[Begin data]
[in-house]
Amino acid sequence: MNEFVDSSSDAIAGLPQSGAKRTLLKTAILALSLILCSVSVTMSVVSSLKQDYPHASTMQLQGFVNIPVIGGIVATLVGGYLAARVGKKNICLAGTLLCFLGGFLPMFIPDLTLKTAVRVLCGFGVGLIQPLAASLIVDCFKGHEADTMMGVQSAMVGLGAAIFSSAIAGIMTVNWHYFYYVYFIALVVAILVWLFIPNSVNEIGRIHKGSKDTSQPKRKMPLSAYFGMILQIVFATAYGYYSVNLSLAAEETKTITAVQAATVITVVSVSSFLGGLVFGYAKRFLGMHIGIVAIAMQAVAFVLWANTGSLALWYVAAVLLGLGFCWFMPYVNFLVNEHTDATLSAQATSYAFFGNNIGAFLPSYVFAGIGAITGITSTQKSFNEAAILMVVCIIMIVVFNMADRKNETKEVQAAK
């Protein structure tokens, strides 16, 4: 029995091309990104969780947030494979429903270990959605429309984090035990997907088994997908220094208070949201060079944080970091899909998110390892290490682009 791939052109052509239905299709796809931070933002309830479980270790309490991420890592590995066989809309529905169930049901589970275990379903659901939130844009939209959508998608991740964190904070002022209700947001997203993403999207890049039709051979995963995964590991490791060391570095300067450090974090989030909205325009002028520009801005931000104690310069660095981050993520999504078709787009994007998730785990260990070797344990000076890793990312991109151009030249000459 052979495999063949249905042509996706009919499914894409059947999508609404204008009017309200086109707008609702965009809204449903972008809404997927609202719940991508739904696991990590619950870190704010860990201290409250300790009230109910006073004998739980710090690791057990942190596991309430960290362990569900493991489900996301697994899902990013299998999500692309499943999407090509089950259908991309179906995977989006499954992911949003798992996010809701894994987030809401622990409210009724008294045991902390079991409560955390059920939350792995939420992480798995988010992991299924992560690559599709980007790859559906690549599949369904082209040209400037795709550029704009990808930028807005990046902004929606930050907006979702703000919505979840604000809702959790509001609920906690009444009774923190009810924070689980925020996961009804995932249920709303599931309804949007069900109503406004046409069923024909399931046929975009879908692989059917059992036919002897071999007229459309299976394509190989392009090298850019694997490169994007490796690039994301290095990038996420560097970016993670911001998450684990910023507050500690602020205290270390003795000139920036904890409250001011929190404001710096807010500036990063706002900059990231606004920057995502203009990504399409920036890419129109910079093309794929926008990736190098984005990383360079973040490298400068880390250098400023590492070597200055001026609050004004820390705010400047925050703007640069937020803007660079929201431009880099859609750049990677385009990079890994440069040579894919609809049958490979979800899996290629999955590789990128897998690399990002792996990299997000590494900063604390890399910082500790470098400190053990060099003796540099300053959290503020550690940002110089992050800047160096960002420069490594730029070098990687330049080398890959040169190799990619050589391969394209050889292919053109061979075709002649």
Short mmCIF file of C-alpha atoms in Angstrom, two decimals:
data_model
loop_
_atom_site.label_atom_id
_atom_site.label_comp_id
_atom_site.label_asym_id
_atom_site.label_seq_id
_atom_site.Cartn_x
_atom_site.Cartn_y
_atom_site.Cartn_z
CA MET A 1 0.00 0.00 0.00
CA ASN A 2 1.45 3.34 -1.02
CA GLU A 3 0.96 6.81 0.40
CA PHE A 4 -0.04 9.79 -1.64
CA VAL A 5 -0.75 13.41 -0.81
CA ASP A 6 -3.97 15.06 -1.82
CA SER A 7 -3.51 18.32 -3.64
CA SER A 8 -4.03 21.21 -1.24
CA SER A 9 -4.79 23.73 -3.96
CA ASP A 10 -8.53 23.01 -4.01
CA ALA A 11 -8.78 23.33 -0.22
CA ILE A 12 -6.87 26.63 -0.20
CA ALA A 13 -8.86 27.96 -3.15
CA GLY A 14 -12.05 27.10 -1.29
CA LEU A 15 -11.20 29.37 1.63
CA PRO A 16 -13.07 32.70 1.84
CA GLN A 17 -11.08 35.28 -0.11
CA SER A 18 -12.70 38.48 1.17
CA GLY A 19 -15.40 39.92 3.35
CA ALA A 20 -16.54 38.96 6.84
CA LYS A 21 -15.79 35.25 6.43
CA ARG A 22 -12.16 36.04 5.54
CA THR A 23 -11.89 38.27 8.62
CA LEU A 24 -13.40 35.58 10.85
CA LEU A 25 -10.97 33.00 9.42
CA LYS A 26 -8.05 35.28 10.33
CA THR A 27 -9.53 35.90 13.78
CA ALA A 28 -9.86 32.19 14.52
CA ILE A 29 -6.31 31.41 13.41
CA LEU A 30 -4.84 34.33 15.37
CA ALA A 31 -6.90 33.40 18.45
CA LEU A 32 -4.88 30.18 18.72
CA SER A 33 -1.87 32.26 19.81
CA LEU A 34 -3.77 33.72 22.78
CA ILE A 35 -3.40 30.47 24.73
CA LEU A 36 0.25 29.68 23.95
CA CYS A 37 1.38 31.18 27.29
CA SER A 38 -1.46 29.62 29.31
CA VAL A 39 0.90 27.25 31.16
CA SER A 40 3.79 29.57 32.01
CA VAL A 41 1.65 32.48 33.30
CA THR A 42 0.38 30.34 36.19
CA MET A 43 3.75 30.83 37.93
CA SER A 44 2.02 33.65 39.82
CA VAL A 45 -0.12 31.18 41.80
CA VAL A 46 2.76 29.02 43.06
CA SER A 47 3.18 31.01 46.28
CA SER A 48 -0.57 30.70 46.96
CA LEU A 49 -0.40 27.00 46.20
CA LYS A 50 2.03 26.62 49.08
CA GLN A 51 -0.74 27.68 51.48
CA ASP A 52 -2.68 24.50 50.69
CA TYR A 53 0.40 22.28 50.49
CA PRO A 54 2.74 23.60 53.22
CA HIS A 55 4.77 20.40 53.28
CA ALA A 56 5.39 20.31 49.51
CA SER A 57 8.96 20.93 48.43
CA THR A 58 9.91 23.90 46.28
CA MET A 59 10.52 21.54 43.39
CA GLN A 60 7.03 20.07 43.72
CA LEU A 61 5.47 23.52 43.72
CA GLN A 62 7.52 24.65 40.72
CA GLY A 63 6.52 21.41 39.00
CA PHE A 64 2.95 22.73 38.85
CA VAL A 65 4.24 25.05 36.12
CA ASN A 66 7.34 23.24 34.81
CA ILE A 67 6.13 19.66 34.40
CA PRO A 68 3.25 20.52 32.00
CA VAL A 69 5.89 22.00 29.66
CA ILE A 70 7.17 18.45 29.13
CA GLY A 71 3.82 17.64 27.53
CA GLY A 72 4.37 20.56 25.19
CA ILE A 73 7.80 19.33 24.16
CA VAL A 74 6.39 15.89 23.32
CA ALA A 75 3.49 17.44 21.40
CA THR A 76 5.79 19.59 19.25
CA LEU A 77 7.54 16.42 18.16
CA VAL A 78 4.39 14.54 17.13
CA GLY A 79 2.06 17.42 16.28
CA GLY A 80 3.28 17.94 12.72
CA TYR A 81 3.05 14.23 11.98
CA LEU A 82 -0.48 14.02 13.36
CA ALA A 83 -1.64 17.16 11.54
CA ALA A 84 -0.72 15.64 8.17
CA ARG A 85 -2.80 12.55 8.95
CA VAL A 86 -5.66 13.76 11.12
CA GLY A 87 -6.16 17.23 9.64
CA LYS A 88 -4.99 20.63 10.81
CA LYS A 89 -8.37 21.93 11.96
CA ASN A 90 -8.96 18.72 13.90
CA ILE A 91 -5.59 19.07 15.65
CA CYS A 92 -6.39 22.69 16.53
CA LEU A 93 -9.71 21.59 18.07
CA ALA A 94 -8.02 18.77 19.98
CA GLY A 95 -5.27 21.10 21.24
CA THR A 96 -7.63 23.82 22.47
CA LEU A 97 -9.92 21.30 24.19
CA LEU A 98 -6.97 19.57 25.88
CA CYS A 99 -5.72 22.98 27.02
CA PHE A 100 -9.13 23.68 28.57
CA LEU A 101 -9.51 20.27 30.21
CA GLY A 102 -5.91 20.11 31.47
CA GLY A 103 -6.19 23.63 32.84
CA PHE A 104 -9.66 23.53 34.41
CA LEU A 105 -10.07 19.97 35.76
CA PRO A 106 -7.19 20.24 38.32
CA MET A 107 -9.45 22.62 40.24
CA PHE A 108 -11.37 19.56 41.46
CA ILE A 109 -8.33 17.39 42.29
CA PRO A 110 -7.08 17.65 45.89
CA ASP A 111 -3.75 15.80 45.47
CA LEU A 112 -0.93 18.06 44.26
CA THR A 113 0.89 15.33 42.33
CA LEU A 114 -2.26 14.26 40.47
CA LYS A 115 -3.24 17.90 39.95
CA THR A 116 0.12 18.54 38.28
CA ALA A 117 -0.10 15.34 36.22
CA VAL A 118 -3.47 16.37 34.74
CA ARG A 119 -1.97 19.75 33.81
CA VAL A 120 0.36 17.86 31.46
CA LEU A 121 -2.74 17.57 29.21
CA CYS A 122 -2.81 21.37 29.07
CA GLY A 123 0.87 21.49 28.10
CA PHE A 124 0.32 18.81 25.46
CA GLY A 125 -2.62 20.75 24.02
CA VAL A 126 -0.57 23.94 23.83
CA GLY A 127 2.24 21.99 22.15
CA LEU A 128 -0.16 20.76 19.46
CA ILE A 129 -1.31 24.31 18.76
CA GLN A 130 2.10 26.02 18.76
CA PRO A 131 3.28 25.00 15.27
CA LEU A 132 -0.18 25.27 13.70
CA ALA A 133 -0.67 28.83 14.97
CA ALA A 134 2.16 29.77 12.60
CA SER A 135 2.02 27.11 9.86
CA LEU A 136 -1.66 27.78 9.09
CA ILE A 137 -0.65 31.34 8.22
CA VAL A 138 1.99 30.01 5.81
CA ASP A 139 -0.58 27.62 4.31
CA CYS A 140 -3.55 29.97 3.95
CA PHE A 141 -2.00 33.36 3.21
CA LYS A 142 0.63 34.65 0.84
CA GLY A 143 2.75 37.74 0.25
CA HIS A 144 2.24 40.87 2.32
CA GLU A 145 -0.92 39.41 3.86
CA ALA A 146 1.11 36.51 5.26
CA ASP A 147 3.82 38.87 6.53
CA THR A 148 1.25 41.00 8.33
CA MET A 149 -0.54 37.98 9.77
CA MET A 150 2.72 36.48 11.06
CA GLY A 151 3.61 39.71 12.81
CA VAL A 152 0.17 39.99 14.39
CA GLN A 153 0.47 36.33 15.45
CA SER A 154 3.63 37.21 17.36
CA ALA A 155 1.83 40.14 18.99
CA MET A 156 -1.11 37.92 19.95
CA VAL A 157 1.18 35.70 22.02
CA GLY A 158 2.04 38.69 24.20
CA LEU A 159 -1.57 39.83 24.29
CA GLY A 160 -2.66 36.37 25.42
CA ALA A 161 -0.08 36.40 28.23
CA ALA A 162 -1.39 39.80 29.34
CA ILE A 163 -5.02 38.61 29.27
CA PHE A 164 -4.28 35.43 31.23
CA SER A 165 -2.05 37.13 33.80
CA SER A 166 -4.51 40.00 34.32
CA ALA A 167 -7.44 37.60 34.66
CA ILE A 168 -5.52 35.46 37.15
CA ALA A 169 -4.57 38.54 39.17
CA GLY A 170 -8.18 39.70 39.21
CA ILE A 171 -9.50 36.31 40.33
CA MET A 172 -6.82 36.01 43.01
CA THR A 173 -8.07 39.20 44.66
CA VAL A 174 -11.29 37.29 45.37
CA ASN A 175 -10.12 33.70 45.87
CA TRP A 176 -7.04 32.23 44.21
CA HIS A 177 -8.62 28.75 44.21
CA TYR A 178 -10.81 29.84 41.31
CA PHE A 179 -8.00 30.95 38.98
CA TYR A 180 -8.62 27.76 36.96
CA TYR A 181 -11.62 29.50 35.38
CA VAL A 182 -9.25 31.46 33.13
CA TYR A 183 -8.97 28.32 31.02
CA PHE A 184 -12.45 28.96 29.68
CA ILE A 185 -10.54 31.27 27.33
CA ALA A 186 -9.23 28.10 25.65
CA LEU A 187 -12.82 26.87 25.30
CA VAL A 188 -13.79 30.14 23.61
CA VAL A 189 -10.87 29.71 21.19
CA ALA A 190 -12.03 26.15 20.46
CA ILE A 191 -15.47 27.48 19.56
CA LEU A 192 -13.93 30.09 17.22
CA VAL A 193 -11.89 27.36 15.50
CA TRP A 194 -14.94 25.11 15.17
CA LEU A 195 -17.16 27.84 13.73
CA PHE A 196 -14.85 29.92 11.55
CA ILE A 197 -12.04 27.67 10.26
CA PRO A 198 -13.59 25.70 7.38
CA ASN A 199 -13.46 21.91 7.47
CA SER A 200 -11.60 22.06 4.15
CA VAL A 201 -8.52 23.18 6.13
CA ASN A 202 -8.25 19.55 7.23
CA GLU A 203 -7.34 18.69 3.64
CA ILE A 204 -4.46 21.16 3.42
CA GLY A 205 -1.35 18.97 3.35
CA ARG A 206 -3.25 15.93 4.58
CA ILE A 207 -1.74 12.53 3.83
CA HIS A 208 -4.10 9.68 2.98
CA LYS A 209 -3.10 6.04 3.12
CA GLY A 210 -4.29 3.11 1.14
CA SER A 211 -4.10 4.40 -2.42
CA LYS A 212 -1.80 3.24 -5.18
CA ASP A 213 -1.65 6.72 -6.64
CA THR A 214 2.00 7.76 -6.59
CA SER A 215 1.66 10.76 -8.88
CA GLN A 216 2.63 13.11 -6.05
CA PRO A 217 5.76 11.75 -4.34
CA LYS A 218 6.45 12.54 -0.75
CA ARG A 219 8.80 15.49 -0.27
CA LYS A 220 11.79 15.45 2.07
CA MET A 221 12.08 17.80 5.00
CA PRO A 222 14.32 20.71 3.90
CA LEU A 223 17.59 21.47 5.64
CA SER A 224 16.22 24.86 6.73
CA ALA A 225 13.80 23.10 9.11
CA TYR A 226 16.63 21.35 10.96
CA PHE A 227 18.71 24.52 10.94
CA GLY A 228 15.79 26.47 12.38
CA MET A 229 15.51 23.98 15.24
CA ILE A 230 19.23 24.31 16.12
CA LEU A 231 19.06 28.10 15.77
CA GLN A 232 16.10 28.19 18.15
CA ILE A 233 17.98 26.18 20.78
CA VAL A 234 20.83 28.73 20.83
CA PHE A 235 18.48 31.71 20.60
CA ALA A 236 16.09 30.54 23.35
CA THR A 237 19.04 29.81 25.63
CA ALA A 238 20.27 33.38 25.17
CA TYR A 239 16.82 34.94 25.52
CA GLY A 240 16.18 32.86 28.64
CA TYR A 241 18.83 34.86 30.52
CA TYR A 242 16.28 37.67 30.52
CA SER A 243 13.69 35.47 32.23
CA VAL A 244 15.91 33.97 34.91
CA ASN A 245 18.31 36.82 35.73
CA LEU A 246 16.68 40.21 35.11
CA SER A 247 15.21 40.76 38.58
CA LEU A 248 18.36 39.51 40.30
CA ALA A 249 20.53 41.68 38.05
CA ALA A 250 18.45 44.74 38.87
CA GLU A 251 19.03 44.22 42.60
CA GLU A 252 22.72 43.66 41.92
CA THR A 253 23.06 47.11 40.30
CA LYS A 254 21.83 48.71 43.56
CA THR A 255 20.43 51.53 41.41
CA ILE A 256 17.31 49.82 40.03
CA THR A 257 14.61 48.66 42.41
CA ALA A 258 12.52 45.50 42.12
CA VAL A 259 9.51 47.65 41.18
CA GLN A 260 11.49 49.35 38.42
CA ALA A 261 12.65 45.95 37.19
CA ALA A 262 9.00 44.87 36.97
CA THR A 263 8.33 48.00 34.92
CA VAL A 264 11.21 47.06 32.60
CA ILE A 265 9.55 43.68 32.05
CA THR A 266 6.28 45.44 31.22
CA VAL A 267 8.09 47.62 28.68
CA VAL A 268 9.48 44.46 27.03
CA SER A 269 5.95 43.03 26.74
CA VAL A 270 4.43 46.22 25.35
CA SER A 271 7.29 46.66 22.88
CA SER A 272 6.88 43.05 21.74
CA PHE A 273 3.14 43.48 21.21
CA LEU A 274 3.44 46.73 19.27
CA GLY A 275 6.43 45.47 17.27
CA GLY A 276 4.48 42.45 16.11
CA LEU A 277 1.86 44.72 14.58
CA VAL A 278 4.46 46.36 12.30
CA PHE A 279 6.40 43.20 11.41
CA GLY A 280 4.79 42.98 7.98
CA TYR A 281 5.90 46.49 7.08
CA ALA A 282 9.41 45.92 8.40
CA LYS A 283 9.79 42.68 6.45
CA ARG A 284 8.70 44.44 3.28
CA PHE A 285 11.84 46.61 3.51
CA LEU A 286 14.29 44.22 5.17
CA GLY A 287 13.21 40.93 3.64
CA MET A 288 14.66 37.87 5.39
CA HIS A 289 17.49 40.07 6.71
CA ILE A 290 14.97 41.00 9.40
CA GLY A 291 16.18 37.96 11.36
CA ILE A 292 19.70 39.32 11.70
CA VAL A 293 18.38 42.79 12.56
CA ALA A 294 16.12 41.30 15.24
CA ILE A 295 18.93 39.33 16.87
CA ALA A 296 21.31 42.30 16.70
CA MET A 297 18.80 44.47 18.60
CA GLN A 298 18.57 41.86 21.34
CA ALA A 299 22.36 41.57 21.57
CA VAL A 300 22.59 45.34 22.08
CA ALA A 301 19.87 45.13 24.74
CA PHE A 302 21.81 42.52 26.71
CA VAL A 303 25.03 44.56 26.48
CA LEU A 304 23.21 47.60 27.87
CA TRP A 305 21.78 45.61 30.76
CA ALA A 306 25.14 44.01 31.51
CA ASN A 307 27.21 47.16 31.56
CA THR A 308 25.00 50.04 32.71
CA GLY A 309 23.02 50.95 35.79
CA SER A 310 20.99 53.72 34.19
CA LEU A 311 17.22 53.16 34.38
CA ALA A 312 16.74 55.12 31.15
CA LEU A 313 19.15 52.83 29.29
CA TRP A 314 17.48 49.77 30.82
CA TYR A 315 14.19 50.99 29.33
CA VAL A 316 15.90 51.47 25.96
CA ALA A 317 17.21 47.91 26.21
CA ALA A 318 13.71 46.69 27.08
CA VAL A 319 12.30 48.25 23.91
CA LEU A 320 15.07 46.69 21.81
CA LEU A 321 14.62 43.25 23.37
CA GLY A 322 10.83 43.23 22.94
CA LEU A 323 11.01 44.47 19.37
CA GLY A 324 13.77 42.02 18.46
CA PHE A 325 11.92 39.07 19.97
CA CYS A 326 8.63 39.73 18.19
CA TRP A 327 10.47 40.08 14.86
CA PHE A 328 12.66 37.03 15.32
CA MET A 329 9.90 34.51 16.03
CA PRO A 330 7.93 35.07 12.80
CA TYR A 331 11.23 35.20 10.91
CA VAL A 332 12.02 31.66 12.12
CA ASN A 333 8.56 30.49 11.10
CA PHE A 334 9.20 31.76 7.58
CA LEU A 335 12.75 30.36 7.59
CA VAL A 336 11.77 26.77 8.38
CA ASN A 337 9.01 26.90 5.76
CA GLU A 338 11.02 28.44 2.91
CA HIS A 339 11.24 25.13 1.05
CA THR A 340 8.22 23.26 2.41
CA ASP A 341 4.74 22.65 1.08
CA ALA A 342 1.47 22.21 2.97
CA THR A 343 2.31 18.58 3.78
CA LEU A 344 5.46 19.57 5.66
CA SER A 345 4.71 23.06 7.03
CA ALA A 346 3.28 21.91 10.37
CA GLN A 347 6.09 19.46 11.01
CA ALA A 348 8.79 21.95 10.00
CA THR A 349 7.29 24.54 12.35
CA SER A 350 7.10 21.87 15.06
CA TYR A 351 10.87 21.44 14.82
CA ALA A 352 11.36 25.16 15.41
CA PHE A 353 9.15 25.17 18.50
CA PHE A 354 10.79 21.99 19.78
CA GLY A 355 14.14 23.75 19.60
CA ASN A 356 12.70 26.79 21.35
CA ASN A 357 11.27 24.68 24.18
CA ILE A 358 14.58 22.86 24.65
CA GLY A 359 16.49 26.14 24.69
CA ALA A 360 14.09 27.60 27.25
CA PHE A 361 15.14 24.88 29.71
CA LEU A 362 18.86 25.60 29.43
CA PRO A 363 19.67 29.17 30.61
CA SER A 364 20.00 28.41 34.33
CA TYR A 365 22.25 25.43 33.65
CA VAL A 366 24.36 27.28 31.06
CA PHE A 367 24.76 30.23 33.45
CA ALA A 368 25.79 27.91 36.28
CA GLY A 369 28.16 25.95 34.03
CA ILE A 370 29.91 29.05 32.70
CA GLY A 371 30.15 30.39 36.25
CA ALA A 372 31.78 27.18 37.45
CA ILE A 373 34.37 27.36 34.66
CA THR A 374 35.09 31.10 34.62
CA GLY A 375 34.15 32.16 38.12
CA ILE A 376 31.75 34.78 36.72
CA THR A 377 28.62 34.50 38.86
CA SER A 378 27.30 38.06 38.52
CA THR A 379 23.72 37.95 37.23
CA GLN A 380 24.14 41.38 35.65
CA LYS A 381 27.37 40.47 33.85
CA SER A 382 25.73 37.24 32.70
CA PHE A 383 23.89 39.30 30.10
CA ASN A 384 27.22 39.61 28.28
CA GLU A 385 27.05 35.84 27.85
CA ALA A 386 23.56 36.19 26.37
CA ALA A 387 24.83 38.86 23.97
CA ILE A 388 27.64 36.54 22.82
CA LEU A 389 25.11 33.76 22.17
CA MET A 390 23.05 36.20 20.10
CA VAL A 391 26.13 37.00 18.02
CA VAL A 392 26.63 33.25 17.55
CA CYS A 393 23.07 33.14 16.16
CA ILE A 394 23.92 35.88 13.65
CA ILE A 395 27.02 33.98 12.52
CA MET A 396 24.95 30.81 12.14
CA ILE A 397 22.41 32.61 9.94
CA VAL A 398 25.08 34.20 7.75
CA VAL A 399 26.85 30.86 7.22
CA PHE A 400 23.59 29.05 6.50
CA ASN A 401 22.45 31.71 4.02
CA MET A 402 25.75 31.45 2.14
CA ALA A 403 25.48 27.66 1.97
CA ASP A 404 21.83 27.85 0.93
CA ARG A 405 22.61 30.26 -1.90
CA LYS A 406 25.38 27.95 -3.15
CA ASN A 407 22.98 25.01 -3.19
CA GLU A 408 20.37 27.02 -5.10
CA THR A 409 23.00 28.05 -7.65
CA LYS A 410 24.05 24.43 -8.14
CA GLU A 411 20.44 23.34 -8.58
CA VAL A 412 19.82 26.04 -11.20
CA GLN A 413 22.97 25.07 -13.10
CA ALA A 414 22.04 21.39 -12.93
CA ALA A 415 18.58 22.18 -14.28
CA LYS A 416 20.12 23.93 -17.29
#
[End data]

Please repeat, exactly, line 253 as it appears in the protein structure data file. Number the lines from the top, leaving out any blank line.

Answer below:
CA GLY A 240 16.18 32.86 28.64